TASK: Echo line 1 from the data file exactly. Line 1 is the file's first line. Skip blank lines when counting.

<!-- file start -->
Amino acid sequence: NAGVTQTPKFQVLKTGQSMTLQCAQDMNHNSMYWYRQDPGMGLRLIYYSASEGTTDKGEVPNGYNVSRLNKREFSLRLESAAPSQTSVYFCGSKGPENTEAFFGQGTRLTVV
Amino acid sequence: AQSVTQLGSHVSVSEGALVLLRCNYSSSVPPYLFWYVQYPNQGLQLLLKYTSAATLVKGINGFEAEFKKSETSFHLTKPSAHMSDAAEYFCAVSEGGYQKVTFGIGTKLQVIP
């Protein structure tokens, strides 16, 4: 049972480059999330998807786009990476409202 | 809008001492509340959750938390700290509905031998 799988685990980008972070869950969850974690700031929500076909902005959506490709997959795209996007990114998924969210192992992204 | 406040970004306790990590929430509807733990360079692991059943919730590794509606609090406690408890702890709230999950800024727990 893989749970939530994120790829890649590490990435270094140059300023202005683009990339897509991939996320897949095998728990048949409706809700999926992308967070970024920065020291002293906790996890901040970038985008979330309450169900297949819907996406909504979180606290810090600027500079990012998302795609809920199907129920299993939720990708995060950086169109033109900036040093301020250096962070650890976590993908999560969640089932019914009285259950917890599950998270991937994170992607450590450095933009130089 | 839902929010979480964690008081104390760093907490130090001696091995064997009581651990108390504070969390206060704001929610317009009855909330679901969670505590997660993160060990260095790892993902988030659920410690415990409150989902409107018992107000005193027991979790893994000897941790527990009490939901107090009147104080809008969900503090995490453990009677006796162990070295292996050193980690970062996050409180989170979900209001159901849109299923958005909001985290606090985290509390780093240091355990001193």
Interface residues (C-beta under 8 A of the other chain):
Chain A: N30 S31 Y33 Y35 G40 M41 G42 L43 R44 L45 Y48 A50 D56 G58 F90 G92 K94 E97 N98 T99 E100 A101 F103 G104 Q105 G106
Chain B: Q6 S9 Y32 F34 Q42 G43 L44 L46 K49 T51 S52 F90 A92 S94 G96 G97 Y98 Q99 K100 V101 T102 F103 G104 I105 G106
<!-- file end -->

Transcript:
Amino acid sequence: NAGVTQTPKFQVLKTGQSMTLQCAQDMNHNSMYWYRQDPGMGLRLIYYSASEGTTDKGEVPNGYNVSRLNKREFSLRLESAAPSQTSVYFCGSKGPENTEAFFGQGTRLTVV